I’m sure you’ve all seen cups with seemingly obvious warnings like “CAUTION: CONTENTS OF CUP ARE HOT”. Some companies even make a joke out of it:
It was posted on Tumblr and one commenter tried to explain it…
But then a commenter who knew the true story decided to set the record straight…
“That’s what the media smear campaign about her would have you believe, anyway. The truth of the matter is that the McDonald’s in question had been previously cited – on at least two separate occasions – for keeping so hot that it violated local health and safety regulations. The lady didn’t win her lawsuit because American courts are stupid; she won it because the McDonald’s she bought that coffee from was actively and knowingly breaking the law with respect to the temperature of its coffee at the time of the incident.
(I mean, do any of you have any idea what a third-degree burn actually is? Third-degree burns involve “full thickness” tissue damage. We’re talking bone-deep, with possible destruction of tissue. Can you even imagine how hot that cup of coffee would have to have been to inflict that kind of damage in the few seconds it came in contact with her skin?)
The woman injured was 79-years-old at the time of her injuries, and suffered third-degree burns to the pelvic region, (including thighs, buttocks, and groin), which in combination with lesser burns in the surrounding regions caused damage to an area totaling a whopping 22% of her body’s surface. These injuries required two years of extensive medical care, including multiple skin grafts, during her hospitalization.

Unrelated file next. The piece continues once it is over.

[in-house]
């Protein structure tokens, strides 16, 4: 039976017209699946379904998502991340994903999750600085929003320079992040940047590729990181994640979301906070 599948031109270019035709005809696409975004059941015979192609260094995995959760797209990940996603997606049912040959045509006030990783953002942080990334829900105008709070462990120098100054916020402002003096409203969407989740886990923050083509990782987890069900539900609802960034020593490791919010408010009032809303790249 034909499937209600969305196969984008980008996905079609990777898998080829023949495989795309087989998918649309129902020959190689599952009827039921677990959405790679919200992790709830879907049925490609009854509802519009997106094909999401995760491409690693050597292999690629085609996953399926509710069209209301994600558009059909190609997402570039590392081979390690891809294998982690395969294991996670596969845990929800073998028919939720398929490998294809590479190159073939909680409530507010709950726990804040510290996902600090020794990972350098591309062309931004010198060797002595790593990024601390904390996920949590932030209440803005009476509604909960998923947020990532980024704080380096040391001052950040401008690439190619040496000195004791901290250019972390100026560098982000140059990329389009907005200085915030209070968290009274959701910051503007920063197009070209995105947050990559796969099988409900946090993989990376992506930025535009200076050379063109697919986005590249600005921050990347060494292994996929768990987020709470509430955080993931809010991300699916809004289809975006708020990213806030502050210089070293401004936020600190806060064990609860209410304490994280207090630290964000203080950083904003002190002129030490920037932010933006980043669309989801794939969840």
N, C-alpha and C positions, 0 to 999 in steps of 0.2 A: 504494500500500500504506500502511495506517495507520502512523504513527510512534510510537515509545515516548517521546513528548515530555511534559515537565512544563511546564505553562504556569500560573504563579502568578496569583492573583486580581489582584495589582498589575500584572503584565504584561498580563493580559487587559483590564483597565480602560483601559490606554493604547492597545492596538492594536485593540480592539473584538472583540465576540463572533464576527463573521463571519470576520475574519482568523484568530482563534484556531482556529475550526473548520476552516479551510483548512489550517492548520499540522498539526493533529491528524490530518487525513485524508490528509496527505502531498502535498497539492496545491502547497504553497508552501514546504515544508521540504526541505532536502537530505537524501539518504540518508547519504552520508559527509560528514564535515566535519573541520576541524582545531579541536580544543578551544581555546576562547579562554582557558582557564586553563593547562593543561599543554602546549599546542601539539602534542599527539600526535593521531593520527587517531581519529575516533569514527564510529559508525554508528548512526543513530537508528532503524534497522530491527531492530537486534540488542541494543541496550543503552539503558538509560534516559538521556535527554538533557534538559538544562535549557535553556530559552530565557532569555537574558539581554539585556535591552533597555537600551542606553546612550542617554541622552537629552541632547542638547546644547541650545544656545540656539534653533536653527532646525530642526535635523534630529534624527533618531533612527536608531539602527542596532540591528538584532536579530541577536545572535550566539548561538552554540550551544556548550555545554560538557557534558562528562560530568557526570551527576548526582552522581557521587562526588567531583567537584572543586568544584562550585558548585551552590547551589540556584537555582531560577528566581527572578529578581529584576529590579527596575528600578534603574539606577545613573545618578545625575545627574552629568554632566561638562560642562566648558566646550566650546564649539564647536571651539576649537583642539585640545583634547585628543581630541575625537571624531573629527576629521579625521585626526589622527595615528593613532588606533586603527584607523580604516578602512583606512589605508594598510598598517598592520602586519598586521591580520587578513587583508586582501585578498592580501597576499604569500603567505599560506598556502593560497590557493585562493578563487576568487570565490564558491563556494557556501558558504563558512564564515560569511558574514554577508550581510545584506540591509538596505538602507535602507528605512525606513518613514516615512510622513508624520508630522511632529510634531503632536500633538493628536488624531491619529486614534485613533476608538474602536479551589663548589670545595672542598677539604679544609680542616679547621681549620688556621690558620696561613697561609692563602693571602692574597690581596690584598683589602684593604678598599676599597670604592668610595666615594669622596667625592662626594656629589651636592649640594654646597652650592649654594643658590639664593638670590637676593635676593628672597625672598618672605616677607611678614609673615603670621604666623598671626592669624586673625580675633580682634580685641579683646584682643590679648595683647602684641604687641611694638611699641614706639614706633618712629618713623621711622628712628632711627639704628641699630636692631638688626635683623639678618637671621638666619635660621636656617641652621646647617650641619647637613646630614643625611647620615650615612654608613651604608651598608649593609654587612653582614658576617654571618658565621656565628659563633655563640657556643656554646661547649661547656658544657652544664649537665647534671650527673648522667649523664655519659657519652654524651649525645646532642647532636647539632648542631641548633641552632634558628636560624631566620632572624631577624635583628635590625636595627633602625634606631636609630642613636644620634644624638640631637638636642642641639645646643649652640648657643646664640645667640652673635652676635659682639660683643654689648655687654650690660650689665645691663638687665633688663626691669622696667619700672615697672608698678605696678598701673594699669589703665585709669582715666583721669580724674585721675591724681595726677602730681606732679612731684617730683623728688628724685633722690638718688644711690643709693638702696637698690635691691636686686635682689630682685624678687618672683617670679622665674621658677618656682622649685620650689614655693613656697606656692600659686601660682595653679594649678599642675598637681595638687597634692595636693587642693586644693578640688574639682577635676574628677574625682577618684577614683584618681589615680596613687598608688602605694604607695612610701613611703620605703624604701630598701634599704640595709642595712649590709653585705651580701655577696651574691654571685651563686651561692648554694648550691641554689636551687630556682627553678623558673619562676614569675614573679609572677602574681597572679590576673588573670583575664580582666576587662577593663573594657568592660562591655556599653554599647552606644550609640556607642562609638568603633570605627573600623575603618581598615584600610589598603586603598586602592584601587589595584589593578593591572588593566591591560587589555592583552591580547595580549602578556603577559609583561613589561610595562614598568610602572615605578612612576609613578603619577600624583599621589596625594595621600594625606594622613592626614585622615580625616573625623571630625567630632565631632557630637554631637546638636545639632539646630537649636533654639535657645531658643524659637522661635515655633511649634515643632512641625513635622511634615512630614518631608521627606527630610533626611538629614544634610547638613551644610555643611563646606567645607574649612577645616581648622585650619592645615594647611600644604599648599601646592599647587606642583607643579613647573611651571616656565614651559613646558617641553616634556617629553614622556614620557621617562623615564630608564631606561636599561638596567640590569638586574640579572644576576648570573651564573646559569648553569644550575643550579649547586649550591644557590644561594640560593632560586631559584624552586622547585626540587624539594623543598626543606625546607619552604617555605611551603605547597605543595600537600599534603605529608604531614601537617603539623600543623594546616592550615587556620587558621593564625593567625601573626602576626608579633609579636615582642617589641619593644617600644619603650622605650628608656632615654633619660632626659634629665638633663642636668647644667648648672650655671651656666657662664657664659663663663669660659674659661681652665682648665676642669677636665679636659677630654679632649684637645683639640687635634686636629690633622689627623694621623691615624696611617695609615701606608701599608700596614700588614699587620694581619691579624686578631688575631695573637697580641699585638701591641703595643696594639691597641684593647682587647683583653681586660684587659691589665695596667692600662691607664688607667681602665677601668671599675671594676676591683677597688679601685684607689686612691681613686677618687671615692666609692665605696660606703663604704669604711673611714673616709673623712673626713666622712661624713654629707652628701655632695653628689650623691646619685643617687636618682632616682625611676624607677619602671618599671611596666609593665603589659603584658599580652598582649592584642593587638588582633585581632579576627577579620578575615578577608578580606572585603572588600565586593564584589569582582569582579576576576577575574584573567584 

She was uninsured, and sued McDonald’s for the cost of her past and projected future medical care. An estimated $20,000. The corporation offered a settlement of $800, a number so obviously ridiculous that I’m not even going to dignify it with further explanation.
The settlement number most often quoted is not the amount that the actual corporation paid; the jury in the first trial suggested a payment equal to a day or two of coffee revenues for McDonald’s, which at the time equaled more than $1 million per diem. The judge reduced the required payout to around $640,000 in both compensatory and punitive damages, and the case was later settled out of court for less than $600,000.
Keep in mind that at the time, McDonald’s already had over 700 cases of complaints about coffee-related burns on file, but continued to sell coffee heated to nearly 200 degrees Fahrenheit (around 90 degrees Celsius) as a means of boosting sales (their selling point was that one could buy the coffee, drive to a second location such as work or home, and still have a piping hot beverage). This, in spite of the fact that most restaurants serve coffee between 140 and 160 degrees Fahrenheit (60 to 71 degrees Celsius), and many coffee experts agree that such high temperatures are desirable only during the brewing process itself.
The Liebeck case was absolutely not an example of Litigation – happy Americans expecting corporations to cover their asses for their own stupidity, but we seem determined to remember it that way.
It’s an issue of liability, and the allowable lengths of capitalism, and even the way in which our society is incredibly dangerous for, and punitive towards, the uninsured. It was and is not a frivolous suit. Please check your assumptions and do your research before you turn a burn victim’s suffering into a throwaway punchline.”
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